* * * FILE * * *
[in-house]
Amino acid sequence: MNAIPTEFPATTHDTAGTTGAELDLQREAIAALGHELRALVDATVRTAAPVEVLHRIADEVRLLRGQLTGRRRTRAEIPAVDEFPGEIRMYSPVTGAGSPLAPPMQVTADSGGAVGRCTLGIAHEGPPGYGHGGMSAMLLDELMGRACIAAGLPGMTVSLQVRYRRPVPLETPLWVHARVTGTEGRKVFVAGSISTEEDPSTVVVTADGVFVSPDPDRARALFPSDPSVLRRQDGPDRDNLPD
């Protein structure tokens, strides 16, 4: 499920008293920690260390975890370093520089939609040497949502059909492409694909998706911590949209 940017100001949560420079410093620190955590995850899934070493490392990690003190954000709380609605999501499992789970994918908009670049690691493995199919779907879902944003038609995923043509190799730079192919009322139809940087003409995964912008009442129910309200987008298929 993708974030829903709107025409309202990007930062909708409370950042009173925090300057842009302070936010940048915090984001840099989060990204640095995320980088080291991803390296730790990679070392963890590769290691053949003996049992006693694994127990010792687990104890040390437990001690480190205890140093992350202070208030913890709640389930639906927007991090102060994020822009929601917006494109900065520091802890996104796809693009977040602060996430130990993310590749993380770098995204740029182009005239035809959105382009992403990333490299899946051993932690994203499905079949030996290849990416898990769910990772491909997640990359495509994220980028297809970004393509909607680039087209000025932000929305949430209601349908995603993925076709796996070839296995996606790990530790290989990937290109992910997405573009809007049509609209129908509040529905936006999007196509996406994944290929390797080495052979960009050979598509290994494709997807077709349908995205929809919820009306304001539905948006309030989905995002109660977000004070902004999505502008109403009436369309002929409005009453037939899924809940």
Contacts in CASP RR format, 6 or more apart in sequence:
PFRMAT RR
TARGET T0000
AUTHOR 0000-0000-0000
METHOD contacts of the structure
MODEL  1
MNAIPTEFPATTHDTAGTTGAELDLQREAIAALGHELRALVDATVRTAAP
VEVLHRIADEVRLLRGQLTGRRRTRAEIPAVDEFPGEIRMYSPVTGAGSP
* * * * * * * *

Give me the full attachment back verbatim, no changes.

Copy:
[in-house]
Amino acid sequence: MNAIPTEFPATTHDTAGTTGAELDLQREAIAALGHELRALVDATVRTAAPVEVLHRIADEVRLLRGQLTGRRRTRAEIPAVDEFPGEIRMYSPVTGAGSPLAPPMQVTADSGGAVGRCTLGIAHEGPPGYGHGGMSAMLLDELMGRACIAAGLPGMTVSLQVRYRRPVPLETPLWVHARVTGTEGRKVFVAGSISTEEDPSTVVVTADGVFVSPDPDRARALFPSDPSVLRRQDGPDRDNLPD
């Protein structure tokens, strides 16, 4: 499920008293920690260390975890370093520089939609040497949502059909492409694909998706911590949209 940017100001949560420079410093620190955590995850899934070493490392990690003190954000709380609605999501499992789970994918908009670049690691493995199919779907879902944003038609995923043509190799730079192919009322139809940087003409995964912008009442129910309200987008298929 993708974030829903709107025409309202990007930062909708409370950042009173925090300057842009302070936010940048915090984001840099989060990204640095995320980088080291991803390296730790990679070392963890590769290691053949003996049992006693694994127990010792687990104890040390437990001690480190205890140093992350202070208030913890709640389930639906927007991090102060994020822009929601917006494109900065520091802890996104796809693009977040602060996430130990993310590749993380770098995204740029182009005239035809959105382009992403990333490299899946051993932690994203499905079949030996290849990416898990769910990772491909997640990359495509994220980028297809970004393509909607680039087209000025932000929305949430209601349908995603993925076709796996070839296995996606790990530790290989990937290109992910997405573009809007049509609209129908509040529905936006999007196509996406994944290929390797080495052979960009050979598509290994494709997807077709349908995205929809919820009306304001539905948006309030989905995002109660977000004070902004999505502008109403009436369309002929409005009453037939899924809940």
Contacts in CASP RR format, 6 or more apart in sequence:
PFRMAT RR
TARGET T0000
AUTHOR 0000-0000-0000
METHOD contacts of the structure
MODEL  1
MNAIPTEFPATTHDTAGTTGAELDLQREAIAALGHELRALVDATVRTAAP
VEVLHRIADEVRLLRGQLTGRRRTRAEIPAVDEFPGEIRMYSPVTGAGSP